Different faith traditions report different experiences with finances. Catholic congregations face the greatest challenges, with more than half of all parishes declining in both revenue and size over the past three years. On the other hand, while half of mainline Protestant congregations reported a decline in size, only 38 percent reported a decline in revenue. Of black Protestant congregations, 51 percent reported growth in both size and revenue. Of all faith traditions surveyed, evangelical congregations most often reported no change in size or revenue.
Significance: Change in religious participation may be compared across religious traditions. For example, while only 24 percent of Catholic parishes experienced higher levels of participation in the previous three years, 62 percent of black Protestant congregations experienced higher levels of participation.
Yet while many religious congregations are seeking innovative sources of funding, research shows that 81 percent of congregational income continues to come in the old-fashioned way: from direct individual contributions. Of those individual contributions, 78 percent are given during weekly worship services. Thus, the regular weekly offering — a face-to-face invitation to support the congregation’s mission — continues to be a strong source of revenue for churches.
While 92 percent of congregations reported passing the plate each week, only 46 percent offer a digital giving option and of regularly participating adults, only 24 percent made at least one digital contribution to their congregation in the last year.
Significance: Change in congregational revenue may also be compared across religious traditions. For example, while 31 percent of Catholic parishes experienced increased revenue in the previous three years, 59 percent of black Protestant congregations experienced increased revenue.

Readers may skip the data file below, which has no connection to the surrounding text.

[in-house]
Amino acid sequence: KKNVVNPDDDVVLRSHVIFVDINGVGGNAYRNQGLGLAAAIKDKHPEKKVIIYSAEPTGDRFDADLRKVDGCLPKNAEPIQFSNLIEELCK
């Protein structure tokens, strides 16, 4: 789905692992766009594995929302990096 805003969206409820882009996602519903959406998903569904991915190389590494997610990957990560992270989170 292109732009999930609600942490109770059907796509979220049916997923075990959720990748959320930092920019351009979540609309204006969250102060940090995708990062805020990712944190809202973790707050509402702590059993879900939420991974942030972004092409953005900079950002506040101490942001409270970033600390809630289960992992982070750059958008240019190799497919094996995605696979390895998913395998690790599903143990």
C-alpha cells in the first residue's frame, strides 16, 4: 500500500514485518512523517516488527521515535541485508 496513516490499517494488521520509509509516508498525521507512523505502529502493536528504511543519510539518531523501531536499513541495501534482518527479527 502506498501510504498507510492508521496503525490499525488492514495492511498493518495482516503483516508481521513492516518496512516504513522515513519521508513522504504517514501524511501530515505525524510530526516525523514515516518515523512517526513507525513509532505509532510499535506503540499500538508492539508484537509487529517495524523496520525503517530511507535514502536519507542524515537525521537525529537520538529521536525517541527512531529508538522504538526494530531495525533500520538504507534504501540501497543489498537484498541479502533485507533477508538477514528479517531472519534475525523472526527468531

These findings lead to the question: Are congregations modifying their practices to meet the changing needs of their communities? And from that follows another question: Are churchgoers being given instruction about why giving is important and what the best way is to give? A mere 9 percent of congregations reported that the congregation received weekly instruction on giving — yet the overwhelming majority of this 9 percent reported that they experienced revenue growth.
This hints at a missed opportunity for the other 91 percent. If these congregations were to offer instruction on giving through sermons, testimonies, prayers, and religious education, not only might they see increased revenue, but it is possible that in the future, money might be considered a less taboo subject than it now is.
Because now, more than ever, religious congregations compete with other nonprofit organizations for charitable dollars, religious leaders need to make the case for why congregations are good stewards of charitable giving.
One step in that direction is to get over the hesitation to talk about money. For example, while all leaders of nonprofit organizations know who their major contributors are, only 55 percent of congregations reported that the head clergyperson had access to donors’ giving records. And of this group, only 58 percent said they had actually looked at the records. The most common reason for not looking was to avoid giving preferential treatment to certain donors.
Of the congregations in which clergy said they did look at the donation records, 58 percent reported an increase in revenue over the three-year period of the study — with 42 percent citing an increase of 10 percent or more.